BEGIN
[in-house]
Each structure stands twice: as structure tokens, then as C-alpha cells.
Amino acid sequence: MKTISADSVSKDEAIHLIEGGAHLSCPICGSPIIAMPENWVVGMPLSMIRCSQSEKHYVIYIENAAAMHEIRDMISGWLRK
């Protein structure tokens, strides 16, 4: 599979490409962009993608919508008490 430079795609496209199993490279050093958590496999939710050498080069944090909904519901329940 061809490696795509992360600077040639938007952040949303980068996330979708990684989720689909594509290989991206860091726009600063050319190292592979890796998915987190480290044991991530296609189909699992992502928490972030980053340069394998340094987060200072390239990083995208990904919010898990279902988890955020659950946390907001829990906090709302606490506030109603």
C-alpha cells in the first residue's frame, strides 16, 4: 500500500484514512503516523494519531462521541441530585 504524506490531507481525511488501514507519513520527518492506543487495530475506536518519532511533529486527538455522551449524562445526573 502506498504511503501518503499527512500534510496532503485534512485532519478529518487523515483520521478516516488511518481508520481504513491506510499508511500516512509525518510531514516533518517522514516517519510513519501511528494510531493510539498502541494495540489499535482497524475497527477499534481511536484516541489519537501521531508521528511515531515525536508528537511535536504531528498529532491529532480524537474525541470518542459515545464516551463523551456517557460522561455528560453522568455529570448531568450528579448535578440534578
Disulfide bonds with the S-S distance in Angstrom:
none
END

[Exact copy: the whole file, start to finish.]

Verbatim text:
[in-house]
Each structure stands twice: as structure tokens, then as C-alpha cells.
Amino acid sequence: MKTISADSVSKDEAIHLIEGGAHLSCPICGSPIIAMPENWVVGMPLSMIRCSQSEKHYVIYIENAAAMHEIRDMISGWLRK
């Protein structure tokens, strides 16, 4: 599979490409962009993608919508008490 430079795609496209199993490279050093958590496999939710050498080069944090909904519901329940 061809490696795509992360600077040639938007952040949303980068996330979708990684989720689909594509290989991206860091726009600063050319190292592979890796998915987190480290044991991530296609189909699992992502928490972030980053340069394998340094987060200072390239990083995208990904919010898990279902988890955020659950946390907001829990906090709302606490506030109603």
C-alpha cells in the first residue's frame, strides 16, 4: 500500500484514512503516523494519531462521541441530585 504524506490531507481525511488501514507519513520527518492506543487495530475506536518519532511533529486527538455522551449524562445526573 502506498504511503501518503499527512500534510496532503485534512485532519478529518487523515483520521478516516488511518481508520481504513491506510499508511500516512509525518510531514516533518517522514516517519510513519501511528494510531493510539498502541494495540489499535482497524475497527477499534481511536484516541489519537501521531508521528511515531515525536508528537511535536504531528498529532491529532480524537474525541470518542459515545464516551463523551456517557460522561455528560453522568455529570448531568450528579448535578440534578
Disulfide bonds with the S-S distance in Angstrom:
none